• Le'Veon Bell is back and appears to be as good or better than ever.
  • At least it didn't rain and turn the Heinz Field turf into a quagmire that would have been an embarrassment on national television.
The Bad
  • The offensive playbook seemed to have been dumbed-down for new QB Mike Vick, but why?  It seemed like the Steelers were afraid to let Vick even try to throw down field.  As a result, we got a lot of screen passes that gained six yards in third-and-eight-type situations.  Is it because....
  • ...Vick just isn't any good anymore?  Time was, Vick was an all-pro QB who could run, and, just as importantly, sling the ball all over the place.  Vick is only two years older than Ben Roethlisberger, and three years younger than Tom Brady, so I am guessing that there ability is still in there, so the Steelers offensive game planners may need to let him loosen up a bit.  
  • Or, perhaps I'm wrong on that, and Vick really is over the hill, in which case, that Big Ben injury really is going to take down this whole season for the Steelers.
The Ugly
  • Do I really have to say it?  All I'm thinking is that Kevin Colbert has been on the phone all day looking up out of work place kickers.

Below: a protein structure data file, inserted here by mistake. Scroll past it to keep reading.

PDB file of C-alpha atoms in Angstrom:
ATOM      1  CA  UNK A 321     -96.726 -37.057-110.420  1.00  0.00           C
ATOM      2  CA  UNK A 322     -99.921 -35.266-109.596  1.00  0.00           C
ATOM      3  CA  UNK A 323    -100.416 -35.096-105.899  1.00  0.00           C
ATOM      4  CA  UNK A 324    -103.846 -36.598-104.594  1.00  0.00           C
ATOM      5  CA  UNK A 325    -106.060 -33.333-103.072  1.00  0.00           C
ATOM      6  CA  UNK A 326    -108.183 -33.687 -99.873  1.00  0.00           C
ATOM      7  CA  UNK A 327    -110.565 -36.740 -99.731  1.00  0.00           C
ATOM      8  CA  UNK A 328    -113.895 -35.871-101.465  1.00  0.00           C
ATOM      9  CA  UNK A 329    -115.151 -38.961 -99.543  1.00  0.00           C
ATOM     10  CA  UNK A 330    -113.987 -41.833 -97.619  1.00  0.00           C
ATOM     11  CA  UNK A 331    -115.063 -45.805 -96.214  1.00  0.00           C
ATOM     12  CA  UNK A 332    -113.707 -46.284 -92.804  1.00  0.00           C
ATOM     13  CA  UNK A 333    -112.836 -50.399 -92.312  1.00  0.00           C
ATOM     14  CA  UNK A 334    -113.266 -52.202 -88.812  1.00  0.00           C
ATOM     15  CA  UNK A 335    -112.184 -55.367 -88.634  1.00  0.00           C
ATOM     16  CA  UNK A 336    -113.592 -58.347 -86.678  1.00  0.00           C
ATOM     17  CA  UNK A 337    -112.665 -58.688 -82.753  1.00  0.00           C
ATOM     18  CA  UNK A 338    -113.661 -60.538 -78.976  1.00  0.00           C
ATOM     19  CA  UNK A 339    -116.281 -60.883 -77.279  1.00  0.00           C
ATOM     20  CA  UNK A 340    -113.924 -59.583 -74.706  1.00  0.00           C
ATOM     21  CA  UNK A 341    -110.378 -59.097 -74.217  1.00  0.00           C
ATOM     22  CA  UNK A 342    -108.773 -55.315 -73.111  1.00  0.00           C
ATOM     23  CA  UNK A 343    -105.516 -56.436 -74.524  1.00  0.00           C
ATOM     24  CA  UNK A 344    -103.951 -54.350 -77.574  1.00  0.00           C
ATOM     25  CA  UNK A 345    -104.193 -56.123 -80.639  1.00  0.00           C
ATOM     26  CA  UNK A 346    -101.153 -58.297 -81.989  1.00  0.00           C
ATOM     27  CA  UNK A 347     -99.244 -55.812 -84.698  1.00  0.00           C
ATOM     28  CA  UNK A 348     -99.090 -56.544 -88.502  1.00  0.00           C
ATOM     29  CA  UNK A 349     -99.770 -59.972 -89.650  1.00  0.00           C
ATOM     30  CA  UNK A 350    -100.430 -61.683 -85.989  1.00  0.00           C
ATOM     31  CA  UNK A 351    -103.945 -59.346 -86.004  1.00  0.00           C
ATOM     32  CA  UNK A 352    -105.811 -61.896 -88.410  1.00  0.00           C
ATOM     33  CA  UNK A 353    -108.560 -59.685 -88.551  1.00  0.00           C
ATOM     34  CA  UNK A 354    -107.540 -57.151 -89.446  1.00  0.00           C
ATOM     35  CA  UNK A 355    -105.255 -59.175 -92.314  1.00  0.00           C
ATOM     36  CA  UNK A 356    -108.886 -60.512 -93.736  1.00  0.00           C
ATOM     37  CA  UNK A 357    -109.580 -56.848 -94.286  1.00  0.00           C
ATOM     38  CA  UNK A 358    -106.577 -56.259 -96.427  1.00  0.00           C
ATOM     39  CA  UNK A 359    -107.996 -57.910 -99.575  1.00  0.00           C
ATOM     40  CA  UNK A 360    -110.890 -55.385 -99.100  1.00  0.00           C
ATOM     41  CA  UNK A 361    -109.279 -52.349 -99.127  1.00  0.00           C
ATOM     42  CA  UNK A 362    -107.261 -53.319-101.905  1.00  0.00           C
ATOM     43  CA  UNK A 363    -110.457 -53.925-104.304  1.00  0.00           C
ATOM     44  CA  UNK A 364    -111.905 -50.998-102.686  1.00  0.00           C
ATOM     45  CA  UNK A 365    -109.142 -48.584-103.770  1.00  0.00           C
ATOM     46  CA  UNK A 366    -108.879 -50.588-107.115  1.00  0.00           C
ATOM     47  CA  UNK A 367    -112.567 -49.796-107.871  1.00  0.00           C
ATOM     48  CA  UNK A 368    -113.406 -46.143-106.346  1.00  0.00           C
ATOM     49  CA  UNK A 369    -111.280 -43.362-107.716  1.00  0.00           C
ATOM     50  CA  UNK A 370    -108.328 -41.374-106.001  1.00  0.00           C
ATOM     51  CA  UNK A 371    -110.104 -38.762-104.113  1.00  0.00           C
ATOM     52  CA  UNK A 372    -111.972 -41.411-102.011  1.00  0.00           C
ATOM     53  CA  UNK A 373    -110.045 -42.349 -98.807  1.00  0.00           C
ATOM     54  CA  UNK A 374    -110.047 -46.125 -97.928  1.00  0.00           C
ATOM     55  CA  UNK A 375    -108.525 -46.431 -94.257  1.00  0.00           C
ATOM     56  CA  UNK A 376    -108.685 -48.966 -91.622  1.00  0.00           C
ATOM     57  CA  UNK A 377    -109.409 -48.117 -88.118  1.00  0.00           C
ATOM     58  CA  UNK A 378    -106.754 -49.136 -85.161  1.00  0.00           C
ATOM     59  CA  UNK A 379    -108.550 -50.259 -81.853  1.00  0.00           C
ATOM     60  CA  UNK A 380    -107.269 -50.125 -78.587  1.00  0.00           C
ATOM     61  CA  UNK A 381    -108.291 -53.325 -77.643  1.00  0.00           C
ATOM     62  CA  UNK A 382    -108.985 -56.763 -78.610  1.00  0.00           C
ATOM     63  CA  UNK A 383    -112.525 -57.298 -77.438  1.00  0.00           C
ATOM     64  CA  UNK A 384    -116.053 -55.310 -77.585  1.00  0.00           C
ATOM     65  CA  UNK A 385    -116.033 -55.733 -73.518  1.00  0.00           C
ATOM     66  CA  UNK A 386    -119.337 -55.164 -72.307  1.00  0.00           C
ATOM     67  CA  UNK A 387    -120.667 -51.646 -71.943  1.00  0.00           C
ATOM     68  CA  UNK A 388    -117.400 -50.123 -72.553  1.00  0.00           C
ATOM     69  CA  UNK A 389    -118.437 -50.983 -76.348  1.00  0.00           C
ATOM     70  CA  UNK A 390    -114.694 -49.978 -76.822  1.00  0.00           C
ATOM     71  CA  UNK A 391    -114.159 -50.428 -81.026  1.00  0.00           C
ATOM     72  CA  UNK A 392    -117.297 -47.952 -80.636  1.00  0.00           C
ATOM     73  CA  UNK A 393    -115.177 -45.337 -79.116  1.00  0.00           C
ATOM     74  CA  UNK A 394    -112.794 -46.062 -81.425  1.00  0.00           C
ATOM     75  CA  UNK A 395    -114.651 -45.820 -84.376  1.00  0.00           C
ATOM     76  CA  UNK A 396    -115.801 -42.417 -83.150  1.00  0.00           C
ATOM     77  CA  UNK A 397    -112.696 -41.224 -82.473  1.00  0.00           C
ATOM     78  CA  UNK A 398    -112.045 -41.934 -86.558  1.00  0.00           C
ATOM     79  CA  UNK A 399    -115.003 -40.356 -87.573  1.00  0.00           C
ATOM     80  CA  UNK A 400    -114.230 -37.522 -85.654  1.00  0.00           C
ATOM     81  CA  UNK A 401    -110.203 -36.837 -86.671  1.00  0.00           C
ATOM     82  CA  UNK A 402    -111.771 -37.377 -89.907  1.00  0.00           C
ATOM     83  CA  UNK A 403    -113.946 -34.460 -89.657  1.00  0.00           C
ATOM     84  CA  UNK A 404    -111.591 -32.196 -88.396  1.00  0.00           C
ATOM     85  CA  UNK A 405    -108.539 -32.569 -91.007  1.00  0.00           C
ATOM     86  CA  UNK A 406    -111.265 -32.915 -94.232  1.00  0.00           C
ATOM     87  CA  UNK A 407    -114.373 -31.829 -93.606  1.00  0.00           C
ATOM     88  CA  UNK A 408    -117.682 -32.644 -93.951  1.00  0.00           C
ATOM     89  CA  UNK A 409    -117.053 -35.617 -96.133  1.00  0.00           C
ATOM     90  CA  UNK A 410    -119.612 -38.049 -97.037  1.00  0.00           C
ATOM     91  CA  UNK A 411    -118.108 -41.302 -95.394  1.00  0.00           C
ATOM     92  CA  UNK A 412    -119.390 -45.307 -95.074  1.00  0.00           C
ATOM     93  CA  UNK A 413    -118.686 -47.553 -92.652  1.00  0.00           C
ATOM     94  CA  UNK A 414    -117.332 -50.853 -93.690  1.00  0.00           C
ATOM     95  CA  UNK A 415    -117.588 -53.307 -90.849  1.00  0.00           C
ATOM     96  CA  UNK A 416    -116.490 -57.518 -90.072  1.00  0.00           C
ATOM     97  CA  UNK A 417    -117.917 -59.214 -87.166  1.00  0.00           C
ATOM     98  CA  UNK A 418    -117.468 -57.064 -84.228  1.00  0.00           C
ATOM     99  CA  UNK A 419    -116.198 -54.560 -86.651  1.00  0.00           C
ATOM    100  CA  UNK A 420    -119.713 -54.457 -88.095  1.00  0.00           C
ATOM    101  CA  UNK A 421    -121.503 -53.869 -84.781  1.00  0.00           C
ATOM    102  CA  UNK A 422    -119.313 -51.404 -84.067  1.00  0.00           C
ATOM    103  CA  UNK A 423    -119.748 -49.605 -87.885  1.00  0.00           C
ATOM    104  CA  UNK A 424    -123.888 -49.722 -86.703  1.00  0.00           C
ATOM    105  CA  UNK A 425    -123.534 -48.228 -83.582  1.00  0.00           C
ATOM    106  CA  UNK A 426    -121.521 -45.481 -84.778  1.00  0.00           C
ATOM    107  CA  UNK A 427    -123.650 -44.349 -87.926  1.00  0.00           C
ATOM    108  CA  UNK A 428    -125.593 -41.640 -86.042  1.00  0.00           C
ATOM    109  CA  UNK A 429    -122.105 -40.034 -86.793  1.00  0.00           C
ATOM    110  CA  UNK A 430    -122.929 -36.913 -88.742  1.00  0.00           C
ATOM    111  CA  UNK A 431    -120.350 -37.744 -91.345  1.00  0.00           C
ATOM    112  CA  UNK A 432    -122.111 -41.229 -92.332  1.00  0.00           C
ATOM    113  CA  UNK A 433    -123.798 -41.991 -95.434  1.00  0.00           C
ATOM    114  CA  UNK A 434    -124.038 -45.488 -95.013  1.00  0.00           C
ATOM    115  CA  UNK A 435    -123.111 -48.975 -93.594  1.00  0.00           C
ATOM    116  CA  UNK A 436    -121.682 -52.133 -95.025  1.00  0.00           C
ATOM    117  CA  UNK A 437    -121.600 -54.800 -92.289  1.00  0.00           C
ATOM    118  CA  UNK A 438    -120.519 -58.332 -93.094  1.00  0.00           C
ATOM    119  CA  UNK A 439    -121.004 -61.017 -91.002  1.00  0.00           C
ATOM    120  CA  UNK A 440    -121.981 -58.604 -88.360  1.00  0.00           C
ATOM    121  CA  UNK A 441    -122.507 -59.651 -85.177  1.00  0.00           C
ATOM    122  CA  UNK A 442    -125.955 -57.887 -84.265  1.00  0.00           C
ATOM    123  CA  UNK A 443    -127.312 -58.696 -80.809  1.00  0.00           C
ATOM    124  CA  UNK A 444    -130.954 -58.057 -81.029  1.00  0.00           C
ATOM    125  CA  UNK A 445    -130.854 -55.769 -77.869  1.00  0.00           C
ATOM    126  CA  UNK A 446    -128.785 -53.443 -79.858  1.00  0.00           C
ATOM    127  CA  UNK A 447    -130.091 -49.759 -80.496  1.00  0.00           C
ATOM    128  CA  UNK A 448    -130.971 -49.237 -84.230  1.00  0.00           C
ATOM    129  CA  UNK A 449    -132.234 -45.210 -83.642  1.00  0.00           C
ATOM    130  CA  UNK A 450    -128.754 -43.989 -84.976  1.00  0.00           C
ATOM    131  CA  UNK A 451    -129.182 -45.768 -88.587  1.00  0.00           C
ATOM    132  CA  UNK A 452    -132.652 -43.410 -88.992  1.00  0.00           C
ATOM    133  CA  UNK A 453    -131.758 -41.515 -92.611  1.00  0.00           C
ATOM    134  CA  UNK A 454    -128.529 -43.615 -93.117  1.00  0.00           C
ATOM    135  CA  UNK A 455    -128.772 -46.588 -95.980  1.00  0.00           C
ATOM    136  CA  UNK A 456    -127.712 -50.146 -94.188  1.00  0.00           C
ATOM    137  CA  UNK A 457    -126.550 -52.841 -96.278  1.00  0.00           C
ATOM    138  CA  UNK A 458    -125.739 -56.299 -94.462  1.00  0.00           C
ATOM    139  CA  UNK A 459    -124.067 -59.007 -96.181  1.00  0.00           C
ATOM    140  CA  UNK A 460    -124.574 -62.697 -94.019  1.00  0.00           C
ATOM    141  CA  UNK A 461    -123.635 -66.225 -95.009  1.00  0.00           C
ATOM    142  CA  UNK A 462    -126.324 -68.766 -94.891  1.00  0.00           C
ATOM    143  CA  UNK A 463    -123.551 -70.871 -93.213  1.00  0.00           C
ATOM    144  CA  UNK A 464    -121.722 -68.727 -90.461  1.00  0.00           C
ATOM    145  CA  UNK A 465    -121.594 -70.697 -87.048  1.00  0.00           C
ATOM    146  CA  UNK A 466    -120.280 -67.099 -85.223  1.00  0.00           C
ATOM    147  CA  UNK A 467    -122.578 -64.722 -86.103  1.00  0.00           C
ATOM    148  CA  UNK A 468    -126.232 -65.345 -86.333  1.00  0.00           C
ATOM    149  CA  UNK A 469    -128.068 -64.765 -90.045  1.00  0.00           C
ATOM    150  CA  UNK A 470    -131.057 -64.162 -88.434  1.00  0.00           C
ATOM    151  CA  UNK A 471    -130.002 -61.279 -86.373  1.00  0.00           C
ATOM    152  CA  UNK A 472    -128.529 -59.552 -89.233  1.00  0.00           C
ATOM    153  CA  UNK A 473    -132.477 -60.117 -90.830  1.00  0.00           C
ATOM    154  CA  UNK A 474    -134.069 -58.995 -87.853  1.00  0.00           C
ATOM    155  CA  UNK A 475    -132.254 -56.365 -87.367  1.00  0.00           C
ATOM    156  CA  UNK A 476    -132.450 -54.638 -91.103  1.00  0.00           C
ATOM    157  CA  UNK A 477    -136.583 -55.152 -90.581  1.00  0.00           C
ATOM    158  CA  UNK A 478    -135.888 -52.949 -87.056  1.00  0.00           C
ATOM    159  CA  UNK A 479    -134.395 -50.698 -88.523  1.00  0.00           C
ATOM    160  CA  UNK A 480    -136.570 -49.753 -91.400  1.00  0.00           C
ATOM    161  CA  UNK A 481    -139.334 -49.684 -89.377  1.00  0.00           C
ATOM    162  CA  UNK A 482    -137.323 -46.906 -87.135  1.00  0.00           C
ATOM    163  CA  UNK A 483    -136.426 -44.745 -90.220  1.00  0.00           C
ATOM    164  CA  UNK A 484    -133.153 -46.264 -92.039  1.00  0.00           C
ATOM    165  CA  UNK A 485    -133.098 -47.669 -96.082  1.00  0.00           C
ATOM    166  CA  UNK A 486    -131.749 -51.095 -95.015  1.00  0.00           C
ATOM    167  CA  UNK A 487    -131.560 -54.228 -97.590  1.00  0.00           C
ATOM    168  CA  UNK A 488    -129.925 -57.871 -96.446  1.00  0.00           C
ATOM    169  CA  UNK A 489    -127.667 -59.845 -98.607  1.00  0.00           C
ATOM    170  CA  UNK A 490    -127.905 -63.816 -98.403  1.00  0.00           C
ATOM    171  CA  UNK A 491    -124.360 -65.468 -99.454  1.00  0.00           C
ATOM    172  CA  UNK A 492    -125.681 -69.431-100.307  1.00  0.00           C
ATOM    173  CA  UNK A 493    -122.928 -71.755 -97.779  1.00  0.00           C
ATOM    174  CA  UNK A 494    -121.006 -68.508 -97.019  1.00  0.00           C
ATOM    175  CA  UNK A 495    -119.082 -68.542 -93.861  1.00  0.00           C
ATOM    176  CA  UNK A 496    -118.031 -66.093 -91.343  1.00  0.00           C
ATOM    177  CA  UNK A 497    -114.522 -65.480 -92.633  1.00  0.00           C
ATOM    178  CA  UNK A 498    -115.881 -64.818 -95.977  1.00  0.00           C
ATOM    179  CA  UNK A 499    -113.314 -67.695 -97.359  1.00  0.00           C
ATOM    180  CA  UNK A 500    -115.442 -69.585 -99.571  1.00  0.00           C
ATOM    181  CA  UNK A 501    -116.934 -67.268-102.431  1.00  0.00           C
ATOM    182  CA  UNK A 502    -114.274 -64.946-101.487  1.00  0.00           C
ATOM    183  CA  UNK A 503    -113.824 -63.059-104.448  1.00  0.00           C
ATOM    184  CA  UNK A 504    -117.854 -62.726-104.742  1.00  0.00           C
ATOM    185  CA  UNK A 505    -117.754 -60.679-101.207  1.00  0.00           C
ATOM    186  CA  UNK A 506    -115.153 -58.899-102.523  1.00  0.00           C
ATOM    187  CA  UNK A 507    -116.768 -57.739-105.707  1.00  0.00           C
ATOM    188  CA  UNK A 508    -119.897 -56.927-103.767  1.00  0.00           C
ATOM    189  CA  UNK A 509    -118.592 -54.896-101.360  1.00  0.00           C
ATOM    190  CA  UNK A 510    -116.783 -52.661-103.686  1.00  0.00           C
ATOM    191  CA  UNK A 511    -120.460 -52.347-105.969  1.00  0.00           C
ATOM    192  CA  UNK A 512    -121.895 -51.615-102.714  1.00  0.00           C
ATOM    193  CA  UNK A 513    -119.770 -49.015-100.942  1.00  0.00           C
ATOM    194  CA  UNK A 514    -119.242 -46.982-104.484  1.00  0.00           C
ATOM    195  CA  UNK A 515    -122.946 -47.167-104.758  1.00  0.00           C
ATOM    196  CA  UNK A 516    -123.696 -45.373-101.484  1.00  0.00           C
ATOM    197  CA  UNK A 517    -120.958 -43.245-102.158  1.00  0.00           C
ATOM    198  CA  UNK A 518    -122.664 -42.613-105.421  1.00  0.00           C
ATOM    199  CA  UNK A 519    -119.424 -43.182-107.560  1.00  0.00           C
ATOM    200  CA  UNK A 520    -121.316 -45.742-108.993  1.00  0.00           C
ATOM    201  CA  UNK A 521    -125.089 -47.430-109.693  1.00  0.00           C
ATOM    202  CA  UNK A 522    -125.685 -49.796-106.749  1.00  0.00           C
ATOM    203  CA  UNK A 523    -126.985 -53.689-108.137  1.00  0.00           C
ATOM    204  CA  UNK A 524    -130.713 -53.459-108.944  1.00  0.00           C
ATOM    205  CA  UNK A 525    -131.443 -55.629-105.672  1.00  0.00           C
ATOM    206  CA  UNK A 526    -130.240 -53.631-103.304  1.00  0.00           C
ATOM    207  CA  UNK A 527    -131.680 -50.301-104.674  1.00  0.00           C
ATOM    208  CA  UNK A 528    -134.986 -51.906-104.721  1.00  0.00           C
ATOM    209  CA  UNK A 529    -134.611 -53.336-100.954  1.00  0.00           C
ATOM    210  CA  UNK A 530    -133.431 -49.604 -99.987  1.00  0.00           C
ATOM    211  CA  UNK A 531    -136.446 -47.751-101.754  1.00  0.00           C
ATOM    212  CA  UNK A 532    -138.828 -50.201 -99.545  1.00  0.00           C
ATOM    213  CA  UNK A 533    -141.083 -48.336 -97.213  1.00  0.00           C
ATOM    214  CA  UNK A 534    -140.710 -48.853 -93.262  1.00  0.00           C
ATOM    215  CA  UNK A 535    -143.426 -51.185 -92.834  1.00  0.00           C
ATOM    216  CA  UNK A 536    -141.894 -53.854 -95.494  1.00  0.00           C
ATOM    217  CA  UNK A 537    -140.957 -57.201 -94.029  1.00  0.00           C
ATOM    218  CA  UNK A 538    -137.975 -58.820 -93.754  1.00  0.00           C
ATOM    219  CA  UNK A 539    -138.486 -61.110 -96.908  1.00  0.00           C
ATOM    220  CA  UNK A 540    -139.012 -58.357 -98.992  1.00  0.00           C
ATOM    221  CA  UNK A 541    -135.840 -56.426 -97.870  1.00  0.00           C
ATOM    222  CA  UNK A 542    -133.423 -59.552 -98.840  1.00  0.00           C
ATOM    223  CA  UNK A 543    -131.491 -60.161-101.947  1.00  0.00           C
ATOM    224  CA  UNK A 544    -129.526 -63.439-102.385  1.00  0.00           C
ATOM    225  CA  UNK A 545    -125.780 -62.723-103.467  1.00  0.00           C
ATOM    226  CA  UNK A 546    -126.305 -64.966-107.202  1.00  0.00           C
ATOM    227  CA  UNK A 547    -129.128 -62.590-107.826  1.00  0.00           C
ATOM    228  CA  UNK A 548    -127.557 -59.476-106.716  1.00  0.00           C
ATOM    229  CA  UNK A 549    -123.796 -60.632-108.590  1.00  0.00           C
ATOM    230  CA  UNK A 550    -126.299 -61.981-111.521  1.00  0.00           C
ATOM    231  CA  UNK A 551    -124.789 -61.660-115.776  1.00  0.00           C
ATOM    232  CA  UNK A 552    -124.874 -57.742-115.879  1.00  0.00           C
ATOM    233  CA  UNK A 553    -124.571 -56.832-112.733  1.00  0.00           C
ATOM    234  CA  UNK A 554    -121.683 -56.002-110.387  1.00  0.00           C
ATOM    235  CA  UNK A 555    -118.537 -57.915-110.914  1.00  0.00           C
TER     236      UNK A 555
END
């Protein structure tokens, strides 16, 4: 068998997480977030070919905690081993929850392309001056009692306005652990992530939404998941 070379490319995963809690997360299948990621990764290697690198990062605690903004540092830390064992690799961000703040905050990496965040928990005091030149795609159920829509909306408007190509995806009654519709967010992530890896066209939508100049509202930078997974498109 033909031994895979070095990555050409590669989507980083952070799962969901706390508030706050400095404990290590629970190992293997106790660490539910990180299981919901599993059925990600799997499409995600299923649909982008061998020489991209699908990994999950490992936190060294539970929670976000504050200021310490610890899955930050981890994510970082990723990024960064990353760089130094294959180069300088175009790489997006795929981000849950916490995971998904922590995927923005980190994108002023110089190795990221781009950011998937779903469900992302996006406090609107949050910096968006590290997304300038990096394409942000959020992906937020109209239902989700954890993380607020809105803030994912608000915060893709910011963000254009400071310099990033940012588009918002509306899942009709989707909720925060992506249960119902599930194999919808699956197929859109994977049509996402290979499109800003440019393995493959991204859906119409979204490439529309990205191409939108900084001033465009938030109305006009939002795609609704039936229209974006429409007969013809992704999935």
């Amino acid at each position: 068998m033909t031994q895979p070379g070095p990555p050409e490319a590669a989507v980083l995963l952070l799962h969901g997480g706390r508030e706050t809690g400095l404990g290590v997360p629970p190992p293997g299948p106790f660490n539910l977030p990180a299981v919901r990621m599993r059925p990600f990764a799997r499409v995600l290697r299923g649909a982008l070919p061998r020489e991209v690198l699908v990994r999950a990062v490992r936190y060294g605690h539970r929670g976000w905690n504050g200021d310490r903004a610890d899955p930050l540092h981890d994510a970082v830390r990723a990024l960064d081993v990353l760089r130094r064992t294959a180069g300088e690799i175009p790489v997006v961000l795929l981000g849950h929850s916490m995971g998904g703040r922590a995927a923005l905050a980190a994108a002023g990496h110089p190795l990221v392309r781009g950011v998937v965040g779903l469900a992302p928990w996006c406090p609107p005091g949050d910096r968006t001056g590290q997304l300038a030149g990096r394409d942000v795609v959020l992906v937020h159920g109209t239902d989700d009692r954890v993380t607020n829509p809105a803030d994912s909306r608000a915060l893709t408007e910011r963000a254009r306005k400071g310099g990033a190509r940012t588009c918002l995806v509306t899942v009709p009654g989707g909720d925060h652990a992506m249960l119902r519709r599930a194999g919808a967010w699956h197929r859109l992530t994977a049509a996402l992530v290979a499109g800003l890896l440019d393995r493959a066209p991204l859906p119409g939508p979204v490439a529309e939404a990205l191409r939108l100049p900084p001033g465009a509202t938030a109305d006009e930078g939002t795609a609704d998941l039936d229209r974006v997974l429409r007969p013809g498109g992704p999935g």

• Because of Josh Scobee's performance, I will NOT criticize Mike Tomlin for going for first down in the overtime.  I wouldn't have either.  
  • If I will be critical of Tomlin, it will be for attempting a FG on fourth and four near the end of regulation after Scobee missed a FG attempt earlier.  (A) The Steelers might have made the first down, which would have clinched the game, (B) even if they didn't make it, it would have bled some time off the clock, and (C) it would have caused Baltimore to start seven yards deeper than they did after the missed FG; those yards could have made a big difference.
I will close it out with this meme seen on Facebook this morning, which I thought was pretty funny: